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Review
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Punch and Judy and the theatre of politics

Punch & Judy

Punch & Judy: the double disillusion election of 2010
Mungo MacCallum
Black Inc.

Mungo must have been punching out Punch and Judy during the election – trawling the mediascape for fodder and spitting it back out between midnight and 4am, when only he and Tony Abbott were awake. Like all of us, he was surprised at the result but like most of us, upon reflection, wasn’t that surprised and Punch and Judy reflects this. In his analysis of the election, the result seems almost inevitable by the book’s end. Both candidates were useless and more alike than different policy wise, so there hardly seemed any point in voting unless you voted Greens or Independent as they were the only ones saying anything contrary to the unified voices of the Coalition and Labor.

Like all of Mungo’s work Punch and Judy is insightful, analytical and underpinned with a vicious humour. His allegiances have never been in doubt. He’s more a man of the left than the right on most issues (except when it comes to immunisation or alternative therapies) so is more sympathetic to the Labor cause, even though it lost its way years ago.

He reserves his most biting commentary for the Coalition. Take when he’s talking about the new shadow cabinet created by Abbott as an example:

[I]t turned out to be a cabinet of shadows, even of ghosts. The only real surprise was that Wilson Tuckey missed out; being both senile and mad he seemed to have all the necessary qualifications. The Nationals’ Barnaby Joyce, not yet senile but undeniably mad, was not only welcomed into the tent but given the wide- ranging and sensitive portfolio of finance. He promptly proved that he could piss as effectively into the tent from inside … by announcing that both Queensland and the United States were effectively bankrupt and that Chinese investment should be banned.

He’s equally as scathing of the ALP though, stating that Rudd’s ‘first year of government did a lot to restore the hope and trust Howard had so badly eroded; but in the last few months he pissed it all away in favour of timidity, indecision and, of course, a sack full of broken promises’.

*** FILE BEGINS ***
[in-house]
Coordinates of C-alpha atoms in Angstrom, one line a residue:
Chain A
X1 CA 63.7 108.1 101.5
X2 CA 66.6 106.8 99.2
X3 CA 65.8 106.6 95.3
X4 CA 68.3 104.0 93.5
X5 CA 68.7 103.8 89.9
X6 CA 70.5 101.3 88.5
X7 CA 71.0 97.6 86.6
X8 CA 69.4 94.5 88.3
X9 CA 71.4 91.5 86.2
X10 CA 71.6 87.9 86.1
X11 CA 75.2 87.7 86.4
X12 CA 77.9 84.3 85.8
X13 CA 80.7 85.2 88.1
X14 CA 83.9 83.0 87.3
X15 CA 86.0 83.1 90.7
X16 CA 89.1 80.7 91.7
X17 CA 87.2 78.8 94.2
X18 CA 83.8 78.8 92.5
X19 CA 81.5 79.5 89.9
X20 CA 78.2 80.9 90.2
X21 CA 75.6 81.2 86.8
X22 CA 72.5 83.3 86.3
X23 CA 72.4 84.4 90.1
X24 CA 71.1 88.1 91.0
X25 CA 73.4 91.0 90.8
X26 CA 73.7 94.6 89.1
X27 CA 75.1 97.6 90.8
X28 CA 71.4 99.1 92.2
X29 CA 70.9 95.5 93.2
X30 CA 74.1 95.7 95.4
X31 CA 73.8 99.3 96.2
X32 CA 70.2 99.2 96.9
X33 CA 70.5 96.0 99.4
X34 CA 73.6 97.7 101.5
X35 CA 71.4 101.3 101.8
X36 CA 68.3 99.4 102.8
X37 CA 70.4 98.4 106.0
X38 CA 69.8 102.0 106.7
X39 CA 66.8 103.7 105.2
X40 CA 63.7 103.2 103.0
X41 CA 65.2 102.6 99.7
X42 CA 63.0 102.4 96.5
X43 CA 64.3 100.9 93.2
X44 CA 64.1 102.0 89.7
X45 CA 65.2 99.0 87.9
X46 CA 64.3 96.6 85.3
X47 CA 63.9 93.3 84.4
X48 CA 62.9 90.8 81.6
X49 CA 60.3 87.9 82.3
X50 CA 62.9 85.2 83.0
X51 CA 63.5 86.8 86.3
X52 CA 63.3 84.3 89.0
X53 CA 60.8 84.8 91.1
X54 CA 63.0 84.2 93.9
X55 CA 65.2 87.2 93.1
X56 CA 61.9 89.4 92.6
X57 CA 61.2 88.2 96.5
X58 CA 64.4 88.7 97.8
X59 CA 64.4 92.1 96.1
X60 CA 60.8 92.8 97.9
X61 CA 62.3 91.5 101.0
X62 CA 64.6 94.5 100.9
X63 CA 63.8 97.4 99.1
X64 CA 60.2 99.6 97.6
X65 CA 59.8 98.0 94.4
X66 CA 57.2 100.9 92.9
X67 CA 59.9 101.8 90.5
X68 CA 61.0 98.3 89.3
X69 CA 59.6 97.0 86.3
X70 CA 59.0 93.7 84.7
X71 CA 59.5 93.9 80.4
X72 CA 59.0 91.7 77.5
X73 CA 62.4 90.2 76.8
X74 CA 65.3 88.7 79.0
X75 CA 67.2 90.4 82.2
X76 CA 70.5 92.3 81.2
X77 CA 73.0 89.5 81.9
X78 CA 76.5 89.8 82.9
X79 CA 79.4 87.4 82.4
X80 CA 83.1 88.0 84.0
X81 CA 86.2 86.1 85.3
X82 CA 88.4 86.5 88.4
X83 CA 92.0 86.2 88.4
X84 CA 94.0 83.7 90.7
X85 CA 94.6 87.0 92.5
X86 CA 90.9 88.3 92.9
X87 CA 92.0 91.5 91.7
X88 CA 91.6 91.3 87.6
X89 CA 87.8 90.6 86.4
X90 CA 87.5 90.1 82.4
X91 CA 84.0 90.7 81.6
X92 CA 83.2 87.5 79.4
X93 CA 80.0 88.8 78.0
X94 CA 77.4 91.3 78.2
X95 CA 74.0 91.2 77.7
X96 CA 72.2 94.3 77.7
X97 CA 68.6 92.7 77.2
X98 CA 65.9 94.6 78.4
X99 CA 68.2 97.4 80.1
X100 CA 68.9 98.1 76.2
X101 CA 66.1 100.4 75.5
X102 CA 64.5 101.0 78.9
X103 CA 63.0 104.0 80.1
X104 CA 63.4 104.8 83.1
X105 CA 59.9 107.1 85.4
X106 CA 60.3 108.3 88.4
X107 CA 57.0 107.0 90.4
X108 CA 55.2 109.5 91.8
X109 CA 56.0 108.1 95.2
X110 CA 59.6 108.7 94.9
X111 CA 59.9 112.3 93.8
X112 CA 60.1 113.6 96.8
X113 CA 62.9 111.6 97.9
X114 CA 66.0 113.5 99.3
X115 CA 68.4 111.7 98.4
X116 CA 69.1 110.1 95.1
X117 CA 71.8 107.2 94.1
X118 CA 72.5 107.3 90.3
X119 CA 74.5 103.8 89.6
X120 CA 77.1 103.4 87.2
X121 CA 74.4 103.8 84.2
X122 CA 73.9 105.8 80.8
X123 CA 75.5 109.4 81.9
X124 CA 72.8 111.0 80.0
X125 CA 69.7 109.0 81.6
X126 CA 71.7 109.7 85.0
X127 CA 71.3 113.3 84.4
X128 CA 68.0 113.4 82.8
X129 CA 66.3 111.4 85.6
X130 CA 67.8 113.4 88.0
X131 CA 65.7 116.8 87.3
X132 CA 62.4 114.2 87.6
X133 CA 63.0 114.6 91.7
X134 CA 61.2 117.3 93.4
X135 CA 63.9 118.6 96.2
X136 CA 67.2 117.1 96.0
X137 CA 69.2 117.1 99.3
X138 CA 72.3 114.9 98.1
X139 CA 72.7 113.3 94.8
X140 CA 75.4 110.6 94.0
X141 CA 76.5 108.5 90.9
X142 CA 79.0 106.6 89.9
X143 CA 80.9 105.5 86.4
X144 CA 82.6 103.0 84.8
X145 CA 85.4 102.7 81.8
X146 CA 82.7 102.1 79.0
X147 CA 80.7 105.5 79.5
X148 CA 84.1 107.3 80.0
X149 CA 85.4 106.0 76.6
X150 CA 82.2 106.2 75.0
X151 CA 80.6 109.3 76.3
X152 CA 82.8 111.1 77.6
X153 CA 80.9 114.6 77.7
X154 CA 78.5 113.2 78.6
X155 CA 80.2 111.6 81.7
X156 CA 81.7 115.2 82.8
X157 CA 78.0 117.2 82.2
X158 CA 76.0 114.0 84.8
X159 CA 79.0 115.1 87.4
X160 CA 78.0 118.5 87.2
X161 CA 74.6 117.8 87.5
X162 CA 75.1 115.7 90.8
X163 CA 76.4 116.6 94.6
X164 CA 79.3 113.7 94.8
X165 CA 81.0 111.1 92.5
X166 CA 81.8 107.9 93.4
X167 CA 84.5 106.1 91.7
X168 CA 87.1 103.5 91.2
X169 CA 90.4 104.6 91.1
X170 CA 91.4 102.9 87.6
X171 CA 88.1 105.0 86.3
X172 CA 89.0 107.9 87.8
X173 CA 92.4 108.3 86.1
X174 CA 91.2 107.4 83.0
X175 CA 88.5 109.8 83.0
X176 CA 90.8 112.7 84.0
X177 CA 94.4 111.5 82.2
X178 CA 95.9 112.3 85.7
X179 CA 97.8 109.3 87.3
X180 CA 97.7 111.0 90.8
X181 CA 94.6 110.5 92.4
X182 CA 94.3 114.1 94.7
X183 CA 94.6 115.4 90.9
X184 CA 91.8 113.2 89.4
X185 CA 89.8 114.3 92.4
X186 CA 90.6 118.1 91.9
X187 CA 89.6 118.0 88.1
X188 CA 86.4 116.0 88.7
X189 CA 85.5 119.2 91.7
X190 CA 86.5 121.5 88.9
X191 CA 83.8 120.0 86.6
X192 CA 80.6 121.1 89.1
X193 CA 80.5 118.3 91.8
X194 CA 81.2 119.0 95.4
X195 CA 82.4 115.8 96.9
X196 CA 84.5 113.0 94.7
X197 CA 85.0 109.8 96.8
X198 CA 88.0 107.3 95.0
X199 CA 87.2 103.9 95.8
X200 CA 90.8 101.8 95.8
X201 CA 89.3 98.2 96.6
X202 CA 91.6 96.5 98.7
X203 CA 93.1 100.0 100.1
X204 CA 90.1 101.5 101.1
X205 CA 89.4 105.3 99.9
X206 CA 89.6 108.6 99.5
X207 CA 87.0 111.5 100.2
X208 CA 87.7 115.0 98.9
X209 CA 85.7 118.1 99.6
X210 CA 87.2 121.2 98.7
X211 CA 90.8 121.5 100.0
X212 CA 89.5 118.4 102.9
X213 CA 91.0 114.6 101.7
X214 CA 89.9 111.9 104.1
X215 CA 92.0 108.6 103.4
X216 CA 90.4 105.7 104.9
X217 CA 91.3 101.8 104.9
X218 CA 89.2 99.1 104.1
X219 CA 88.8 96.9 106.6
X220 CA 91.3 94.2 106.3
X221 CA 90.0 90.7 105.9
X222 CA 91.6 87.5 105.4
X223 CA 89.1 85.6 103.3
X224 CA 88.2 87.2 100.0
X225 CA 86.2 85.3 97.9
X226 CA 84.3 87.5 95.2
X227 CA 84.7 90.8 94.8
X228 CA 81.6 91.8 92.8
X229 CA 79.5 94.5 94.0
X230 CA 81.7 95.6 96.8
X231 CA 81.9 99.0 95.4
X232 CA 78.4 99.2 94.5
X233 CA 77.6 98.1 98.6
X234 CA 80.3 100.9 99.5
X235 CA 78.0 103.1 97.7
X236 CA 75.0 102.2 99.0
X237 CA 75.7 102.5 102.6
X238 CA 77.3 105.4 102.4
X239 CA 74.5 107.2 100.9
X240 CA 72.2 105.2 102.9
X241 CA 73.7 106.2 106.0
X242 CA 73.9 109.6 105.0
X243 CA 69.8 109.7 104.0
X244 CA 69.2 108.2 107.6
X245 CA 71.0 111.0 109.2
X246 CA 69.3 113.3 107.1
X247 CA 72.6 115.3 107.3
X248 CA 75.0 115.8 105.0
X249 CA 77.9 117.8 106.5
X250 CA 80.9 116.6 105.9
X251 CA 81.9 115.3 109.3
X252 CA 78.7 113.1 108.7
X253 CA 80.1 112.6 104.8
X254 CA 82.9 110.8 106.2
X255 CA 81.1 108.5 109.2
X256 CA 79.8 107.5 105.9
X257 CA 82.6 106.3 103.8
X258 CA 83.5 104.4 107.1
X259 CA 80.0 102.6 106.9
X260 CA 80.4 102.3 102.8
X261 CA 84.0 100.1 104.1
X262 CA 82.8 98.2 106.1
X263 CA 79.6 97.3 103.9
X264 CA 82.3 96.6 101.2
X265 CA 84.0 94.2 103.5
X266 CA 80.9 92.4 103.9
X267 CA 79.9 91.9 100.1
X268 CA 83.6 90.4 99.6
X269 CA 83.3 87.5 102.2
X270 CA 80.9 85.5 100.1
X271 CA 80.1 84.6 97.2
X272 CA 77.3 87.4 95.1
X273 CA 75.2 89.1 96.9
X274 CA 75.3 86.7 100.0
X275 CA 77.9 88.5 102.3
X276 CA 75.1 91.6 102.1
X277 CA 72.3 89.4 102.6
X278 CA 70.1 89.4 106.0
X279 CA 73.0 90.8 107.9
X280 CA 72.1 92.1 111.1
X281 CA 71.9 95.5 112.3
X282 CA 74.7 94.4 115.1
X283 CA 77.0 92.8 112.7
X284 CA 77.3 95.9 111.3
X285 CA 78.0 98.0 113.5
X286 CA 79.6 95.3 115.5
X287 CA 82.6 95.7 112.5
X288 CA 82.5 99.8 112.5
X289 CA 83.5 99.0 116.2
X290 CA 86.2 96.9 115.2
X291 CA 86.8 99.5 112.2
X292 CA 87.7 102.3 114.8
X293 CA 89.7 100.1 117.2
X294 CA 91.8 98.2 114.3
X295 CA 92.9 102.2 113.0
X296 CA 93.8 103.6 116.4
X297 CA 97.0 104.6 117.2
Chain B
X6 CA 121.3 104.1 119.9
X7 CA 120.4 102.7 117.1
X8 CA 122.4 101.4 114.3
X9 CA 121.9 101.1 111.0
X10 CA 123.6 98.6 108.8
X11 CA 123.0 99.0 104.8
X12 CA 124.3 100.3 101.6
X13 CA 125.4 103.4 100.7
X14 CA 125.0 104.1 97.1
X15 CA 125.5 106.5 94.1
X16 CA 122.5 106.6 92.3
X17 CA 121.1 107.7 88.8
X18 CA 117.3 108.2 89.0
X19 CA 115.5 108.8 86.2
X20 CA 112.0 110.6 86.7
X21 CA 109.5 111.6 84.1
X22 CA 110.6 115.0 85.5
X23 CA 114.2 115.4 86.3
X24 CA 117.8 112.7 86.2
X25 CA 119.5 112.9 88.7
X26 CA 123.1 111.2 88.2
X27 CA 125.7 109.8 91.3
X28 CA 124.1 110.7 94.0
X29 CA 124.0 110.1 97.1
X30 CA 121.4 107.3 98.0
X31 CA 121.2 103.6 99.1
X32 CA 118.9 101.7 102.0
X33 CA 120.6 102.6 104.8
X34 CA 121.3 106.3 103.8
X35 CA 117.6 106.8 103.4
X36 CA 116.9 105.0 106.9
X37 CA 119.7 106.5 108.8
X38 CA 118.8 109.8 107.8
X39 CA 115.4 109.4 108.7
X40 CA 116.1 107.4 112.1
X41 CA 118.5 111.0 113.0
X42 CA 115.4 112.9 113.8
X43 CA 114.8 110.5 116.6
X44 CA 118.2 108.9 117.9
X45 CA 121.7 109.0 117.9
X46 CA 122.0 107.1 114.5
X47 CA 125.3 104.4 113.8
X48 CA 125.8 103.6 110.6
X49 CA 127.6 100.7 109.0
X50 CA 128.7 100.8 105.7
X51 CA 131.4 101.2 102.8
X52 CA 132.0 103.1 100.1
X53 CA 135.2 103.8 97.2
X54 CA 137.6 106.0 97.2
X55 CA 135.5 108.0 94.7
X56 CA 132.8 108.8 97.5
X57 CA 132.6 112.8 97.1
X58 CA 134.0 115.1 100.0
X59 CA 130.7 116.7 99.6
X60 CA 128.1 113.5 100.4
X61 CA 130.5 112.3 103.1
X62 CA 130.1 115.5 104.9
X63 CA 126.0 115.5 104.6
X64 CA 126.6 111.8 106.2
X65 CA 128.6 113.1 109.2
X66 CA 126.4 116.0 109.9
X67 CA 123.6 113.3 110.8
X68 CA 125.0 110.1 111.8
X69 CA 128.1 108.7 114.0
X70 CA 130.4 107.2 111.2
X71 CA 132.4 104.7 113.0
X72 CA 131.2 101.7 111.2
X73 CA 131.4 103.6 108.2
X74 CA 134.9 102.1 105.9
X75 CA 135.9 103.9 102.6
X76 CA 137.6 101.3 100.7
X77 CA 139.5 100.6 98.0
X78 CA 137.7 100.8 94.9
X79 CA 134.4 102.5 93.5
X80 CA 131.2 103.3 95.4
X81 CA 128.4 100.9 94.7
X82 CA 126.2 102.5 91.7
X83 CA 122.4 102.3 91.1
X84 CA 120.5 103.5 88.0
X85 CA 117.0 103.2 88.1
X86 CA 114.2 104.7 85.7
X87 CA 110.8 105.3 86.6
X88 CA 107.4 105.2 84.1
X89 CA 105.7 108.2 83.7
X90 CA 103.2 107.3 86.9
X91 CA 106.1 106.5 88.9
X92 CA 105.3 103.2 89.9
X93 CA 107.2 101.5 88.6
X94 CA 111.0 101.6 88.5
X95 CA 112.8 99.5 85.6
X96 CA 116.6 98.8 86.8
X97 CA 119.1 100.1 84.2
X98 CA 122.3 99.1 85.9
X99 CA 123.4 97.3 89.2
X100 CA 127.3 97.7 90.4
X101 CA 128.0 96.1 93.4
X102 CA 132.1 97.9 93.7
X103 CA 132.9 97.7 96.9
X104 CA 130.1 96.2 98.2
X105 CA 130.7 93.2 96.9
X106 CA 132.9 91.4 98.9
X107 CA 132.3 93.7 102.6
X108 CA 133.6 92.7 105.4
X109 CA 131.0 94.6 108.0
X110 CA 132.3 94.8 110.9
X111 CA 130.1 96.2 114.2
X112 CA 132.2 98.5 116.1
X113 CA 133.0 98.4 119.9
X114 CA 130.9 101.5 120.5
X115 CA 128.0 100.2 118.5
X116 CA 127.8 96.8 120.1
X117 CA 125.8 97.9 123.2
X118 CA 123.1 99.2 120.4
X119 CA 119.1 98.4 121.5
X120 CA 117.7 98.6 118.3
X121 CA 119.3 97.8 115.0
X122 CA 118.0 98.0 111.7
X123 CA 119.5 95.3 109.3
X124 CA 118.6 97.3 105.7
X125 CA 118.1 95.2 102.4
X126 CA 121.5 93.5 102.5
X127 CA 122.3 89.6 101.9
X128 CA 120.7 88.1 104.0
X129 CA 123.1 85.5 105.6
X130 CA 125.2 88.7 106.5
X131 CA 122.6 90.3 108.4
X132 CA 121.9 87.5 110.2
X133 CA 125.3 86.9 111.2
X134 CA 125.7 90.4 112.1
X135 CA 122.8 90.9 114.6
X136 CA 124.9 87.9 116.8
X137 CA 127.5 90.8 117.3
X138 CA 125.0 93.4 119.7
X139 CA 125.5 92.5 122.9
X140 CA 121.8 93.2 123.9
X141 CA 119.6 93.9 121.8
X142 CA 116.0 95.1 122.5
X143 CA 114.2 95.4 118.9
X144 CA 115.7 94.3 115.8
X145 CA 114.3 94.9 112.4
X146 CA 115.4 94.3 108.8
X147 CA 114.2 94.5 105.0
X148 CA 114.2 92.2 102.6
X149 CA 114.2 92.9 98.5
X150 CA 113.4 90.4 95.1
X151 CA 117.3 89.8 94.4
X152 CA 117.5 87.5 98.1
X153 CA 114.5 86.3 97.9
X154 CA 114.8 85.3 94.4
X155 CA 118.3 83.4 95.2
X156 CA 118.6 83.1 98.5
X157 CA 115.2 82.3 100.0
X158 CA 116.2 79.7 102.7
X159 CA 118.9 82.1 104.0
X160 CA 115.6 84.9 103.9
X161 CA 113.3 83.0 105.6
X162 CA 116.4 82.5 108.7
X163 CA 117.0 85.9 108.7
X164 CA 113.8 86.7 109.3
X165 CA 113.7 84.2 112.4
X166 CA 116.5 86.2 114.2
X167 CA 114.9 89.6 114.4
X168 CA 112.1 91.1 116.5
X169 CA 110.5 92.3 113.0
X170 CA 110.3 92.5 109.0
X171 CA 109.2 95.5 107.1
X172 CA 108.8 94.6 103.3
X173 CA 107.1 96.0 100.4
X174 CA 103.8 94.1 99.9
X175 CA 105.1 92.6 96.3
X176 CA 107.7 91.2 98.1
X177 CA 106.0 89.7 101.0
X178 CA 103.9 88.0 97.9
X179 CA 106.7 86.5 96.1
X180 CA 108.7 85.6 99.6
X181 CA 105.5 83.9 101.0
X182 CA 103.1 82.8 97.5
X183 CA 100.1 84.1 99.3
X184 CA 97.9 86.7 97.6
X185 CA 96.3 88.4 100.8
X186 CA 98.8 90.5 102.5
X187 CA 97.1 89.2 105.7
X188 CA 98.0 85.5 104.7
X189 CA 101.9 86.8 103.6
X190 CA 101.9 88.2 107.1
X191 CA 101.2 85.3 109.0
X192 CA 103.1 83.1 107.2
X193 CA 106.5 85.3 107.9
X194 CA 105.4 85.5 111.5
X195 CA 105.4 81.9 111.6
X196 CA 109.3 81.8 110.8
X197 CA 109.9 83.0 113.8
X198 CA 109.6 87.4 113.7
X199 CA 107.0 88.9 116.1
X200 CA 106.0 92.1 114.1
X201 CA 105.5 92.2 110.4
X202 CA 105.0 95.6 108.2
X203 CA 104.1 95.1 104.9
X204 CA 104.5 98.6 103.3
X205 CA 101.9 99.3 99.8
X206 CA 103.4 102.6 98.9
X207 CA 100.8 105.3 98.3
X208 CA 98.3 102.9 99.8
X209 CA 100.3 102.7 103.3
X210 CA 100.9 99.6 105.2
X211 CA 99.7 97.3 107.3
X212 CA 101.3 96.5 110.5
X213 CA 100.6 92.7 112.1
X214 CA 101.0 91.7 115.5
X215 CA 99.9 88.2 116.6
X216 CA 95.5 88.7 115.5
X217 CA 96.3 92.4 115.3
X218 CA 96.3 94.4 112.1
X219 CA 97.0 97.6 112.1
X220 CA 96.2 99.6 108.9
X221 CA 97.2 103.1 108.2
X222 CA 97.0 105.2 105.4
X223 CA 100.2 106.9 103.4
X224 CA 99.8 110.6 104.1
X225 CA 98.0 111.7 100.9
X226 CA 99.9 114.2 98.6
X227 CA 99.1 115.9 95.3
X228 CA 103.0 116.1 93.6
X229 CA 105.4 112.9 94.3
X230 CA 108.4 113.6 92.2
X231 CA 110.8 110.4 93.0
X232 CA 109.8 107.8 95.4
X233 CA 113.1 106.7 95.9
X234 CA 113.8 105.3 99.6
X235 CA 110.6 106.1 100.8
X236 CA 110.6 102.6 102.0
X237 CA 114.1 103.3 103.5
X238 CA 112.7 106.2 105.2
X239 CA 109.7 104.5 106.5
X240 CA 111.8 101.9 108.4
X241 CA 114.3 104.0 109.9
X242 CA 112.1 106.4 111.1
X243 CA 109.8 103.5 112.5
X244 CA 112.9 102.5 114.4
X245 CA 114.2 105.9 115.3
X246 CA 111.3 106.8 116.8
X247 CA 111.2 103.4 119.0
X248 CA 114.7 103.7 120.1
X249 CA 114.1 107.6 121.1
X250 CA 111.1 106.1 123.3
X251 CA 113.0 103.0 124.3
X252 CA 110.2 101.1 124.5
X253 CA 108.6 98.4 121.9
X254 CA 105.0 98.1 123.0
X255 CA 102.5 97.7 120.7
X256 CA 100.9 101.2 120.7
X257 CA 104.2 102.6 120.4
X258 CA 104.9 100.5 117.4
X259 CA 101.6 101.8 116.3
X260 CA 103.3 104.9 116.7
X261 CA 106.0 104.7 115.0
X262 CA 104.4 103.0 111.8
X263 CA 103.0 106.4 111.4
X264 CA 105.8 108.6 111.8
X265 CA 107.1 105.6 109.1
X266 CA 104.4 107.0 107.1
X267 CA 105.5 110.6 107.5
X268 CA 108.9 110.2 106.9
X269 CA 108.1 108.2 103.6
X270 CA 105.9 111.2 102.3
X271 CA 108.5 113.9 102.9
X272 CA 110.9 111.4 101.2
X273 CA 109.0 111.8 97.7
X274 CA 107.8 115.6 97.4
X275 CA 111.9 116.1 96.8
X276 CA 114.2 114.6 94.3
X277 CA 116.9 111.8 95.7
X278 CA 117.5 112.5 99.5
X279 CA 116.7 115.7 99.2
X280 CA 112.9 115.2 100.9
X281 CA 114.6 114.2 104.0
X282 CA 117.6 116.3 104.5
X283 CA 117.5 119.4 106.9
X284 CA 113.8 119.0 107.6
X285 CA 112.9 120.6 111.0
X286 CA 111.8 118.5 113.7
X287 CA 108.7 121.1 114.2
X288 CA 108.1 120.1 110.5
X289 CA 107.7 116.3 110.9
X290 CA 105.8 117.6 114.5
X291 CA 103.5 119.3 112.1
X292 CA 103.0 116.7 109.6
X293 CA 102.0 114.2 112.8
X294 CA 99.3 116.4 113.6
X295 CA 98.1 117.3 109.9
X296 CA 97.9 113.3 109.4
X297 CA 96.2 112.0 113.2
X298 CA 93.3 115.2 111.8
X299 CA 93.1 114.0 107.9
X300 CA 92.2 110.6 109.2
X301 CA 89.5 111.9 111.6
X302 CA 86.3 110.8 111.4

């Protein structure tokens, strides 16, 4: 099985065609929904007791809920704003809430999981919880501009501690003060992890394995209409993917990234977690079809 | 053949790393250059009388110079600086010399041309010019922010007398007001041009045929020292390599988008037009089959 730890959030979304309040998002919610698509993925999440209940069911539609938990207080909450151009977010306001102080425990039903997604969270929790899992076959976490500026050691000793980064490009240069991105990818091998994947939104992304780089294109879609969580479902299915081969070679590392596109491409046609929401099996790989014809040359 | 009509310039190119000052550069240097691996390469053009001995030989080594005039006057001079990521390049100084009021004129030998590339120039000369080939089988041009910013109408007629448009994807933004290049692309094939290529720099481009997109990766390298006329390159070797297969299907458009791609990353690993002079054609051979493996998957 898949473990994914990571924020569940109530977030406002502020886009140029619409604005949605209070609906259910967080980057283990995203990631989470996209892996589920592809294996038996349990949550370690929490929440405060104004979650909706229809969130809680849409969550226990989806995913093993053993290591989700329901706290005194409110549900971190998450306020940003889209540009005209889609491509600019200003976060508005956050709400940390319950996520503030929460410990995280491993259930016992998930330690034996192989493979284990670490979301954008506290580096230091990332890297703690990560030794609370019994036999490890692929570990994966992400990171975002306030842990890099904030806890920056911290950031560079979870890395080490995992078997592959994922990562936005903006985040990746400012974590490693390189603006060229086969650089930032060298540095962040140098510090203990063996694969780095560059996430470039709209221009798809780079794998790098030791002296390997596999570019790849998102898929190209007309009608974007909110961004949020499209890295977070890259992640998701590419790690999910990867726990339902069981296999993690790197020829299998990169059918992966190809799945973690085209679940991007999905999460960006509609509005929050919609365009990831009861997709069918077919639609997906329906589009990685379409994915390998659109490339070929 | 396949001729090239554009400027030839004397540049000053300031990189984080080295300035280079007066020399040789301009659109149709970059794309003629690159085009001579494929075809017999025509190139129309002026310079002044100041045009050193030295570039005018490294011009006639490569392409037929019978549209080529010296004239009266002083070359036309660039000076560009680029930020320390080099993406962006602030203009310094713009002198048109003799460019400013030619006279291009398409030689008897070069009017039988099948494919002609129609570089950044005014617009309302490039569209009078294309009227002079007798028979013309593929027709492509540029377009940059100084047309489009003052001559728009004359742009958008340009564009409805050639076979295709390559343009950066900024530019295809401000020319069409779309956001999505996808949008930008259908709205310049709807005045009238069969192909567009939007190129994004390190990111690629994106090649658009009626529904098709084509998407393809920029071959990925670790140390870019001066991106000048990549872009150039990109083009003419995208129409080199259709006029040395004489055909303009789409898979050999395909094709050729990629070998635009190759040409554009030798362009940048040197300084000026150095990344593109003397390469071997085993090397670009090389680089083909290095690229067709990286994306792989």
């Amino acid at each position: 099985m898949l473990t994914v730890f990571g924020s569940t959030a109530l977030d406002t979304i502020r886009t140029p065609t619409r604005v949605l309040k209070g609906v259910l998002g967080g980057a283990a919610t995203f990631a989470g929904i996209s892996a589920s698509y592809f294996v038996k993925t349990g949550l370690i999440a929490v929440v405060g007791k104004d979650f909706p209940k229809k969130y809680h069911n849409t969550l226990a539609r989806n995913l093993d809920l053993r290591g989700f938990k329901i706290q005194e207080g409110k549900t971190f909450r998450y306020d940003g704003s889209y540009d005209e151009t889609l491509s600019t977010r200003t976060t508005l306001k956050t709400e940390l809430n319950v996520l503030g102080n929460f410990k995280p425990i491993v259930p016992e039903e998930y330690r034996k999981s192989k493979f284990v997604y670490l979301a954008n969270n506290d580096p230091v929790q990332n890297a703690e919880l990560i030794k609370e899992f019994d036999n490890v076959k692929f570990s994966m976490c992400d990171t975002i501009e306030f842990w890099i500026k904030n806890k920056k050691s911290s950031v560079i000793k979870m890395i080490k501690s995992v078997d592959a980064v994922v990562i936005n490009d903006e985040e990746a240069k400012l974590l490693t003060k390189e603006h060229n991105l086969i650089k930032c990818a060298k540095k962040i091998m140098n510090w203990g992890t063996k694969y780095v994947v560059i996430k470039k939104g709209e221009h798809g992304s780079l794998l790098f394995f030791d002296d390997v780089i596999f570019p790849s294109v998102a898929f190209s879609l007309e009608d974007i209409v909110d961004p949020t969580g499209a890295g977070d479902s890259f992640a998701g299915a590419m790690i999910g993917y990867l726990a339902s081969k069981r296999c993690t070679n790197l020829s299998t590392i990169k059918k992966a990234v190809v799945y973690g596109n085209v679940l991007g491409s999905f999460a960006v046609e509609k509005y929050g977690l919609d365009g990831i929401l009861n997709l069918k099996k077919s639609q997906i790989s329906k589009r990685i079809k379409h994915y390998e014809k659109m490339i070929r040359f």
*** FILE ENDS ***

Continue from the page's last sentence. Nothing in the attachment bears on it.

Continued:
Not that he lets Gillard off the hook, summarising her stance on asylum seekers beautifully:

The proper way – the Labor way – to deal with such worries was simply to give the facts; the truth was that there were no grounds for concern, and the Prime Minister should have taken the leading role in explaining this. But that was too difficult and would take too long; it was a policy not a fix. So Gillard instead called for a full and open debate-well, at least for a day or so, until she was ready to announce her deeply considered solution. Say what you feel, she urged. Abandon all thoughts of political correctness. And while you’re at it, abandon reason, compassion, humanity, decency and any consideration of Australia’s international obligations and reputation. Let it all hang out.

Mungo’s exploration of the coup that deposed Rudd is succinct and loathsome of the ALP’s poll-obsessed powerbrokers and the Murdoch press, who he sees as having major roles in Rudd’s execution. To anyone who watched the machinations that seems to be the gist of what happened. I was overseas at the time and after some time away from internet access logged on to be surprised that Rudd was gone. Most commentators I read shared Mungo’s conclusion, so there’s nothing new there.

Punch and Judy’s real strength is in revealing the sham Australian democracy has become, where policy is reduced to sound-bites and opinion is for sale to anyone with the most strident editorial or most vocal mob. The title is more than apt for after reading Punch and Judy you are left with the opinion that Australian democracy is no more than a show, put on to maintain the illusion of democracy when in most respects it’s no more than a one-party system with a few frills to distinguish the parties.

I read Guy Rundle’s book Down to the Crossroads soon after Obama was announced as the new president of North America. It’s interesting to compare the two books. In Crossroads, North America, for all its political faults (and there are many), is shown as a place where politics is a passionate affair, a place where many people genuinely care about politics. Punch and Judy, on the other hand, reveals an Australian public that has ceased caring and political figures who treat the voting public as idiots. There is no passion, there’s nothing but farce.

Punch and Judy is an insightful and funny read but not a read for diehard, one-eyed Liberal/Labor voters – they’ll only get pissed off. For everyone else it’s a laugh, but a revealing one.

Overland is a not-for-profit magazine with a proud history of supporting writers, and publishing ideas and voices often excluded from other places.

If you like this piece, or support Overland’s work in general, please subscribe or donate.